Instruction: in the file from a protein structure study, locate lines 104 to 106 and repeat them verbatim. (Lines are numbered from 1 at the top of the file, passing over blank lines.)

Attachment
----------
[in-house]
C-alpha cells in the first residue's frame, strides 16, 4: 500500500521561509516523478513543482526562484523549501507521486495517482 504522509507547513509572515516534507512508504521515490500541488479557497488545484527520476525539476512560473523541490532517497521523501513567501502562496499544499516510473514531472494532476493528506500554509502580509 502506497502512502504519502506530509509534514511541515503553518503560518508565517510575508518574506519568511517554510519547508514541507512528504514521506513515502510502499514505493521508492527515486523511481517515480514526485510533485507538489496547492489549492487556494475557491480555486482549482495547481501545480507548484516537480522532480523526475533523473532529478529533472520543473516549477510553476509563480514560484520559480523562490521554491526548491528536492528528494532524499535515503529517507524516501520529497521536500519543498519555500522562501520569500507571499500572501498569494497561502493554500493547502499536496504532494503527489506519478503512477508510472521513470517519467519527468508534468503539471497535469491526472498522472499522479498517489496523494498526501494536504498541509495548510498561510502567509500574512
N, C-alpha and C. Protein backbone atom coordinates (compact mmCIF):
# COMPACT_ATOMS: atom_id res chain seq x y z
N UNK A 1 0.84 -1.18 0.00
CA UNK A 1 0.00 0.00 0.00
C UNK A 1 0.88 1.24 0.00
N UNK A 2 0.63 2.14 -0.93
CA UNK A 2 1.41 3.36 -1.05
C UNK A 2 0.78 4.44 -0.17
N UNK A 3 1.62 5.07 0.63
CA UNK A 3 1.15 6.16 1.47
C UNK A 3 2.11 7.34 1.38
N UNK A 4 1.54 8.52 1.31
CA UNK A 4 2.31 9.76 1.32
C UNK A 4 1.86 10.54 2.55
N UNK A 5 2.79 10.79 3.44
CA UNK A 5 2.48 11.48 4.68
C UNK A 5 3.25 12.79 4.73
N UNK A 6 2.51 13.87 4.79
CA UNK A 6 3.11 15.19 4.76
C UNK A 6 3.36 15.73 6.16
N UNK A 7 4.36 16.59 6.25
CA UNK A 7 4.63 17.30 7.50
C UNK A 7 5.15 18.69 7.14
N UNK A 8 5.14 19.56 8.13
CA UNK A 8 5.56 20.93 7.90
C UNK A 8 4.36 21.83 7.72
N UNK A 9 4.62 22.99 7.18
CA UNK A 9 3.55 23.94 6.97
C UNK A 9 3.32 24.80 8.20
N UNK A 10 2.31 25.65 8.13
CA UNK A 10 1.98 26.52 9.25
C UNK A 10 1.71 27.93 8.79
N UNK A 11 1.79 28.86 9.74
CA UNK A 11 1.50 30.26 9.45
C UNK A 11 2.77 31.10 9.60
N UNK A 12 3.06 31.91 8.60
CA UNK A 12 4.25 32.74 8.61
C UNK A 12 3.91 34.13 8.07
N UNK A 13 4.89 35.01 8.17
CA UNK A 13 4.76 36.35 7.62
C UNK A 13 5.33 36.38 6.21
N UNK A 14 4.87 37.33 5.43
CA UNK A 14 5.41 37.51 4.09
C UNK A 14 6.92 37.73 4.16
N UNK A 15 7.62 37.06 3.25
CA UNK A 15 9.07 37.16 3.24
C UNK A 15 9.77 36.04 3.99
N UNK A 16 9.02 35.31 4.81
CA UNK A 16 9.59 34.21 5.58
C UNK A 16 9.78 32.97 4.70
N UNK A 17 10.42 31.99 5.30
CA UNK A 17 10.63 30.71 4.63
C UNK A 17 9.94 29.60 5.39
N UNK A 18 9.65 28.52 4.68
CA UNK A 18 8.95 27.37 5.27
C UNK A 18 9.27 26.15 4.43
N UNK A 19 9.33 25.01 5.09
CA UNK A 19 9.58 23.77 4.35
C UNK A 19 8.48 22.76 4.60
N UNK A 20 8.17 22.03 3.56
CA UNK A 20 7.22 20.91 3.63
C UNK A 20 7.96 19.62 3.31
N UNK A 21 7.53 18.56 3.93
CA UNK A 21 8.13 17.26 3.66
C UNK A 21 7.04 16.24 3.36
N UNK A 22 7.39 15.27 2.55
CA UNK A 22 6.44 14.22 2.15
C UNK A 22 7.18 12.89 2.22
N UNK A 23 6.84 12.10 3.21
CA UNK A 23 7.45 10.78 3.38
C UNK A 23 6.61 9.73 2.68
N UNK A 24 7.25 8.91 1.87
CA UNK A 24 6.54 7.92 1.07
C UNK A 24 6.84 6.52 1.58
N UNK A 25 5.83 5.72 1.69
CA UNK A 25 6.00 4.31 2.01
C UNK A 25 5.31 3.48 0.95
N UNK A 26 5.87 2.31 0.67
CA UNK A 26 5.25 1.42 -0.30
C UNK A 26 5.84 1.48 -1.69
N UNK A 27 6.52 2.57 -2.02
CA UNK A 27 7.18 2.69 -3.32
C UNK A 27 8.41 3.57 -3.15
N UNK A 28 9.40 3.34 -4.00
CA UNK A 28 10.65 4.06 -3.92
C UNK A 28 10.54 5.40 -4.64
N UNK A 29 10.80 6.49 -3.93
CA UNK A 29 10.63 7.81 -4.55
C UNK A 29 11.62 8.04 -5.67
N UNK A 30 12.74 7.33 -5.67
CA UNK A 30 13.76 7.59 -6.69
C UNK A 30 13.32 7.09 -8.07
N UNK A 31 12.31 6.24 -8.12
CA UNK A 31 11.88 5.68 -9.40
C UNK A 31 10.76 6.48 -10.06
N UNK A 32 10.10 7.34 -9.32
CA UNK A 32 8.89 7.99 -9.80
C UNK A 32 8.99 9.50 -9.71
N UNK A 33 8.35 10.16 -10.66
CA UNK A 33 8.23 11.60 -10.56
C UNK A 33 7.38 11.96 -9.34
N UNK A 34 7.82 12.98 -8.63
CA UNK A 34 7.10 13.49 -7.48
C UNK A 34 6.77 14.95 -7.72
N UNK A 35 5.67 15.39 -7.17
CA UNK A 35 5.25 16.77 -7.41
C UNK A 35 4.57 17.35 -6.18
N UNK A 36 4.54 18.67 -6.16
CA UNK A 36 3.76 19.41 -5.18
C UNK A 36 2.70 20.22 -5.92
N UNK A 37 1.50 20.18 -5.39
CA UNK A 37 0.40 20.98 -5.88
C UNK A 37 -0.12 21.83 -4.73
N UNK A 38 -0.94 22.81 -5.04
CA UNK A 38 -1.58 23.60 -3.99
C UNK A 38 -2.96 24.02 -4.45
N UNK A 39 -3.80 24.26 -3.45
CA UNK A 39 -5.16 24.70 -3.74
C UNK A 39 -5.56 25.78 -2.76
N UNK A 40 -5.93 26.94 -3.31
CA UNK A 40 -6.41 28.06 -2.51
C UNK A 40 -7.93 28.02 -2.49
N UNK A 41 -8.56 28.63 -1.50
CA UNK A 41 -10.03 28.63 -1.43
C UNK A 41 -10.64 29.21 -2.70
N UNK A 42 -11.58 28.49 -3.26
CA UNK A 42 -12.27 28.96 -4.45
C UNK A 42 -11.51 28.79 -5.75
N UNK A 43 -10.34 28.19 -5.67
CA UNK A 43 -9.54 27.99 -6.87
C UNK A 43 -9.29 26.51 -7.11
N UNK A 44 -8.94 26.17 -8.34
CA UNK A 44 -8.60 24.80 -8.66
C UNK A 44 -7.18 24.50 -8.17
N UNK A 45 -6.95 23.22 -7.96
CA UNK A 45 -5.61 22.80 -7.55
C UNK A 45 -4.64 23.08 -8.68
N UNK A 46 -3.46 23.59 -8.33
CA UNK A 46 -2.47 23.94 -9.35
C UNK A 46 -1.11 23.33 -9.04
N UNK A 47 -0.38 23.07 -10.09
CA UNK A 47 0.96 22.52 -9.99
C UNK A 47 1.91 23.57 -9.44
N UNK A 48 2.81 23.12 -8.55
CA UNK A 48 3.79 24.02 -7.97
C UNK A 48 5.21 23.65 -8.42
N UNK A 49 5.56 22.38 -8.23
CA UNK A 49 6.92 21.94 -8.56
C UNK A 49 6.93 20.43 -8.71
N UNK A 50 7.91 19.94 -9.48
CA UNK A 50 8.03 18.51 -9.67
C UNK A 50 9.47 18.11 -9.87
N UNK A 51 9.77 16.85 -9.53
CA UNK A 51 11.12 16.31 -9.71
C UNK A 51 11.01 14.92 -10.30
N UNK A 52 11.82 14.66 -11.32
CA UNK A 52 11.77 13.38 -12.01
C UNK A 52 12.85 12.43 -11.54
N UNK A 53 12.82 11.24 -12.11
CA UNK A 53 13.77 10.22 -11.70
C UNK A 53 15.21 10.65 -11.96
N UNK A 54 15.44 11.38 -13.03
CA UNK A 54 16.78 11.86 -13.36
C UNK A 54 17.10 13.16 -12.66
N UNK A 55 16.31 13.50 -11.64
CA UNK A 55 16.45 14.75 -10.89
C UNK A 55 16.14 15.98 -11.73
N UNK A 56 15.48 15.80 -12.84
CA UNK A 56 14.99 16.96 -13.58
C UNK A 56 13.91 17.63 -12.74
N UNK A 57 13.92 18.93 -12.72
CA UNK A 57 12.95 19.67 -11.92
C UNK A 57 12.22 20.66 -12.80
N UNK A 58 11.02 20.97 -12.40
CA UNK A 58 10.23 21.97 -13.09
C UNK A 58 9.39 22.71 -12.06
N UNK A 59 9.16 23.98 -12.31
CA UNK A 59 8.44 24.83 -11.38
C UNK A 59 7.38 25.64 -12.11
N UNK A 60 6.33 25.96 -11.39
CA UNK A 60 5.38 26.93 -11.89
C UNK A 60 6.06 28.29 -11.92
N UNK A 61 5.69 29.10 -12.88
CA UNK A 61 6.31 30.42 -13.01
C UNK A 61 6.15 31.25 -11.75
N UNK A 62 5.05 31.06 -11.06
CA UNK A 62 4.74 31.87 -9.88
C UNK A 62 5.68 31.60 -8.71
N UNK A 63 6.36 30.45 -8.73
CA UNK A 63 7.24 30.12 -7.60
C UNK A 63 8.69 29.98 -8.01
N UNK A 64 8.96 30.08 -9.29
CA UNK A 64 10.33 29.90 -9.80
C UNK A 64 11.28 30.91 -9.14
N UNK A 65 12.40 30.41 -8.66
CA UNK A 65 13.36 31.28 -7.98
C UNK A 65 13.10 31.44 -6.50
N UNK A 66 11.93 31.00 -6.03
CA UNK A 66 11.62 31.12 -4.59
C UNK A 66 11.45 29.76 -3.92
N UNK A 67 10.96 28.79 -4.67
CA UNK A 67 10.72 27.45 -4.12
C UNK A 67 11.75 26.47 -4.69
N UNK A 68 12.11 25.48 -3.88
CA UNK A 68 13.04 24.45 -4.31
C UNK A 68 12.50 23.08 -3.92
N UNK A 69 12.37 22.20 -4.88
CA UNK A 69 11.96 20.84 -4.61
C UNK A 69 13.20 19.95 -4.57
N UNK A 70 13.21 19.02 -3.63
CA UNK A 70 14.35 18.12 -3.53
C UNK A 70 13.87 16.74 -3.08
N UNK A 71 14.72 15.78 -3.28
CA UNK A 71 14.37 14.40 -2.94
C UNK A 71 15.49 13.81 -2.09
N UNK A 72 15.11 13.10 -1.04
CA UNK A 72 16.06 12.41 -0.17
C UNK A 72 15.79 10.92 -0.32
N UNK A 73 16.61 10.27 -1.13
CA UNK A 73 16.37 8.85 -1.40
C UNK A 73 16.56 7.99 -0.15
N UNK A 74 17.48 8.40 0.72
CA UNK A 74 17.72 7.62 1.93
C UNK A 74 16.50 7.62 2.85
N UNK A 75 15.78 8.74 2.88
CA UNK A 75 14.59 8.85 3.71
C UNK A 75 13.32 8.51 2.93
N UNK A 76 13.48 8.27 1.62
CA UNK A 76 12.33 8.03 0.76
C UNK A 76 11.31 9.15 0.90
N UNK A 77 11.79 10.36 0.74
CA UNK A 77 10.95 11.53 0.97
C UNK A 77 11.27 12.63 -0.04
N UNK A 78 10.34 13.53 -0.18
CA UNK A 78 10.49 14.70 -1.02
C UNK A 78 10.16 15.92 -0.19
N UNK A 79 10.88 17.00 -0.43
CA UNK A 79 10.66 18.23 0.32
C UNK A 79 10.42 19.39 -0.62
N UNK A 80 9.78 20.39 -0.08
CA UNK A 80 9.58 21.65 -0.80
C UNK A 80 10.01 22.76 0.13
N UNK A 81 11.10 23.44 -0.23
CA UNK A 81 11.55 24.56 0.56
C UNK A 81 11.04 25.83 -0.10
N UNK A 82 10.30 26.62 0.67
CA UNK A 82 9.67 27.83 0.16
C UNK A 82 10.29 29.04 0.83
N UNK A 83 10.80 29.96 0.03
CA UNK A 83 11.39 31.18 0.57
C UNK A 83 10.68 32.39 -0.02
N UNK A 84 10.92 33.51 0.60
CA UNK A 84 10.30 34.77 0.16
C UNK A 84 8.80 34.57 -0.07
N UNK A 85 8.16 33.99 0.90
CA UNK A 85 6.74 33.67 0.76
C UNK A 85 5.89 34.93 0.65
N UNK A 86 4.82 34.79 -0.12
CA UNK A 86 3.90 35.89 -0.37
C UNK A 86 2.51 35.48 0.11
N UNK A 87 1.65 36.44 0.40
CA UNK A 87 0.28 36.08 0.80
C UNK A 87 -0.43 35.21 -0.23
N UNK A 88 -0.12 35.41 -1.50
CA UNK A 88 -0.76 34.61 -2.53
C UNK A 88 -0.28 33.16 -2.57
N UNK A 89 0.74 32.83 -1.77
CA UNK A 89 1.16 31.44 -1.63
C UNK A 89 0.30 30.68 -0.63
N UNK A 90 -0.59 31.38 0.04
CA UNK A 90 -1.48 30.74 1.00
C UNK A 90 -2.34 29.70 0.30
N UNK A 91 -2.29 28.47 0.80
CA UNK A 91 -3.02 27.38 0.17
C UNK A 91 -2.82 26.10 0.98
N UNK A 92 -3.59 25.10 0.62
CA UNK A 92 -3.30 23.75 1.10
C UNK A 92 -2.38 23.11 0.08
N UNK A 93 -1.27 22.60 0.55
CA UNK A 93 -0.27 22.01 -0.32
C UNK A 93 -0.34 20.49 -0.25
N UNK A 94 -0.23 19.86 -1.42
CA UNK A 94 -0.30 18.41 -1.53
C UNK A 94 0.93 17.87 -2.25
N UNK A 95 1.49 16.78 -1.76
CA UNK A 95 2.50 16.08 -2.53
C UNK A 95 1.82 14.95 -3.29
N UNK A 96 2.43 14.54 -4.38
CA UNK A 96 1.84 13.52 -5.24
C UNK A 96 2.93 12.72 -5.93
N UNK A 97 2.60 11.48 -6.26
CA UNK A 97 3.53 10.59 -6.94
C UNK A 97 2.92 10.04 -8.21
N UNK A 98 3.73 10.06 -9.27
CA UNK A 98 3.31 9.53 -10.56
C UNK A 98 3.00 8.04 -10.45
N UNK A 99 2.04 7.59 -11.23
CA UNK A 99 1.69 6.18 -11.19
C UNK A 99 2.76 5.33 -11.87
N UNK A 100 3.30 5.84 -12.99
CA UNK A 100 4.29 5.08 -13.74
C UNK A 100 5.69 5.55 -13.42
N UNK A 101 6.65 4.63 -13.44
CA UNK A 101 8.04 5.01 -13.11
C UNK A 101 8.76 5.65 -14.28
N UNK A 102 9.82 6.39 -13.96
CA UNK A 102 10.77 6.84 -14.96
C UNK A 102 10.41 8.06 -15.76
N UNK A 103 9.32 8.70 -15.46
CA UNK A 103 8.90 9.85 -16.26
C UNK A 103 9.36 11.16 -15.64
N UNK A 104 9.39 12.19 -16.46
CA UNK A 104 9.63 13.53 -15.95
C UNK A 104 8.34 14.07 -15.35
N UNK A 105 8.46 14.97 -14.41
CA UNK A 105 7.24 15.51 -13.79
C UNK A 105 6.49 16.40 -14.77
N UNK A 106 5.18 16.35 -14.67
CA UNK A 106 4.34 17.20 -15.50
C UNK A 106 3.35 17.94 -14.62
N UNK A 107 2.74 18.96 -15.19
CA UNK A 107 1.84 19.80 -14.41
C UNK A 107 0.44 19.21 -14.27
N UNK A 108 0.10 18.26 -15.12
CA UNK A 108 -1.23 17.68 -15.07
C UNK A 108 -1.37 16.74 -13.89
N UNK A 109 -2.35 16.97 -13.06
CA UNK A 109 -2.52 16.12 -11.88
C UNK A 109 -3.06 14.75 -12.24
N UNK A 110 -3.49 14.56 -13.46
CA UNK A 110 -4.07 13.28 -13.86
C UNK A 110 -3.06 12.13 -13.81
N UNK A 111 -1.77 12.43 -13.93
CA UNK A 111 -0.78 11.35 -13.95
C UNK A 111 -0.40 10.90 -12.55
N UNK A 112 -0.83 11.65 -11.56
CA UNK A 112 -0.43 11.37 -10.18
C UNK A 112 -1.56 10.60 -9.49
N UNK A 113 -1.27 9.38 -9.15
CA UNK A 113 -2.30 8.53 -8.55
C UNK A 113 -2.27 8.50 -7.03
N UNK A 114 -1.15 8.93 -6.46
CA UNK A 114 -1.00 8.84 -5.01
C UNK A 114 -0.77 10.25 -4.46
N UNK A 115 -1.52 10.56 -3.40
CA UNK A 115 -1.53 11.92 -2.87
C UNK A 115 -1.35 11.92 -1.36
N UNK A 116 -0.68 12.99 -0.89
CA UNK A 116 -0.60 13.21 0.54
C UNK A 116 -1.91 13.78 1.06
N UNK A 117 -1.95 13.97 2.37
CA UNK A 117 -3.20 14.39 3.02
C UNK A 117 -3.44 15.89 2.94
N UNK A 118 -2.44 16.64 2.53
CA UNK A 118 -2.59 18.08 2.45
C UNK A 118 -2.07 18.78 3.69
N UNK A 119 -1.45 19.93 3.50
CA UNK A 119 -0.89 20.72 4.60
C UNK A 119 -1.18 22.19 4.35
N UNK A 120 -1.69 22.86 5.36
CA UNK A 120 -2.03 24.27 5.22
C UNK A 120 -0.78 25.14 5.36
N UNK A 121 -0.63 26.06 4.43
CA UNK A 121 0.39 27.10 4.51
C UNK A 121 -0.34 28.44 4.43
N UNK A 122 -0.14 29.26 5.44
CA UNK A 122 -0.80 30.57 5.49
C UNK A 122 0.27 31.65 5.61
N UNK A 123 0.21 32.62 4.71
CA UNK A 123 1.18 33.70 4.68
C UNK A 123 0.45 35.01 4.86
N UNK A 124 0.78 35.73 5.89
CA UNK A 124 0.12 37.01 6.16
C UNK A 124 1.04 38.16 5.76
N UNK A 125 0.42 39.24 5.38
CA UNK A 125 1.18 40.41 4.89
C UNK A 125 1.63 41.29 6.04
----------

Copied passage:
N UNK A 34 7.82 12.98 -8.63
CA UNK A 34 7.10 13.49 -7.48
C UNK A 34 6.77 14.95 -7.72